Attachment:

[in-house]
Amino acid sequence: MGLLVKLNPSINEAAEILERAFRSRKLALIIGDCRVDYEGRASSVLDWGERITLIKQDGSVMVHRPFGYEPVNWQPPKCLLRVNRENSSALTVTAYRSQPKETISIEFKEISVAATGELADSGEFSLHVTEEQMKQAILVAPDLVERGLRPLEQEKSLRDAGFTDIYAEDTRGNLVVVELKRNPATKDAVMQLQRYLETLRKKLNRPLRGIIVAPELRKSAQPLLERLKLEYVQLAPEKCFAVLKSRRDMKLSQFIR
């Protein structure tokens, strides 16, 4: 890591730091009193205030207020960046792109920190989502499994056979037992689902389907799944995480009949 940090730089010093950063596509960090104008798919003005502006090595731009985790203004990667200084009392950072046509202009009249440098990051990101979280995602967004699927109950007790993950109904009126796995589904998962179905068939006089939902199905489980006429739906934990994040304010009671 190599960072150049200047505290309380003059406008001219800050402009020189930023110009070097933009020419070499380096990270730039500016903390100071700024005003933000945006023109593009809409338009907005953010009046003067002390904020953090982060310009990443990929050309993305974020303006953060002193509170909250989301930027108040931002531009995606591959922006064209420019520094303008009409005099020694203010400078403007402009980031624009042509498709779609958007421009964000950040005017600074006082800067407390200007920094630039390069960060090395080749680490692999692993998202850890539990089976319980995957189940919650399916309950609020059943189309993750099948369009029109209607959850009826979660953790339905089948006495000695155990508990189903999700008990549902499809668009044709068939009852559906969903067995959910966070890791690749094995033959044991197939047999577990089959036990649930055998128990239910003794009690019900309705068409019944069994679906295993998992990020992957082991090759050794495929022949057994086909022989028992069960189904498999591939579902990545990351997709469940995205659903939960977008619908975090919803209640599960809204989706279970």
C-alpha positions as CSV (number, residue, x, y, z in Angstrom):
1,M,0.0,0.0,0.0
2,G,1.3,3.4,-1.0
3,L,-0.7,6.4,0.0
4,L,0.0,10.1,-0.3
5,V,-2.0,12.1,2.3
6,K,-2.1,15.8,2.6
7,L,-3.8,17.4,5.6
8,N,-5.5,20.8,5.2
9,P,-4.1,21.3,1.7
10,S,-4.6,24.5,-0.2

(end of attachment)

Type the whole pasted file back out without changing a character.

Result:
[in-house]
Amino acid sequence: MGLLVKLNPSINEAAEILERAFRSRKLALIIGDCRVDYEGRASSVLDWGERITLIKQDGSVMVHRPFGYEPVNWQPPKCLLRVNRENSSALTVTAYRSQPKETISIEFKEISVAATGELADSGEFSLHVTEEQMKQAILVAPDLVERGLRPLEQEKSLRDAGFTDIYAEDTRGNLVVVELKRNPATKDAVMQLQRYLETLRKKLNRPLRGIIVAPELRKSAQPLLERLKLEYVQLAPEKCFAVLKSRRDMKLSQFIR
């Protein structure tokens, strides 16, 4: 890591730091009193205030207020960046792109920190989502499994056979037992689902389907799944995480009949 940090730089010093950063596509960090104008798919003005502006090595731009985790203004990667200084009392950072046509202009009249440098990051990101979280995602967004699927109950007790993950109904009126796995589904998962179905068939006089939902199905489980006429739906934990994040304010009671 190599960072150049200047505290309380003059406008001219800050402009020189930023110009070097933009020419070499380096990270730039500016903390100071700024005003933000945006023109593009809409338009907005953010009046003067002390904020953090982060310009990443990929050309993305974020303006953060002193509170909250989301930027108040931002531009995606591959922006064209420019520094303008009409005099020694203010400078403007402009980031624009042509498709779609958007421009964000950040005017600074006082800067407390200007920094630039390069960060090395080749680490692999692993998202850890539990089976319980995957189940919650399916309950609020059943189309993750099948369009029109209607959850009826979660953790339905089948006495000695155990508990189903999700008990549902499809668009044709068939009852559906969903067995959910966070890791690749094995033959044991197939047999577990089959036990649930055998128990239910003794009690019900309705068409019944069994679906295993998992990020992957082991090759050794495929022949057994086909022989028992069960189904498999591939579902990545990351997709469940995205659903939960977008619908975090919803209640599960809204989706279970």
C-alpha positions as CSV (number, residue, x, y, z in Angstrom):
1,M,0.0,0.0,0.0
2,G,1.3,3.4,-1.0
3,L,-0.7,6.4,0.0
4,L,0.0,10.1,-0.3
5,V,-2.0,12.1,2.3
6,K,-2.1,15.8,2.6
7,L,-3.8,17.4,5.6
8,N,-5.5,20.8,5.2
9,P,-4.1,21.3,1.7
10,S,-4.6,24.5,-0.2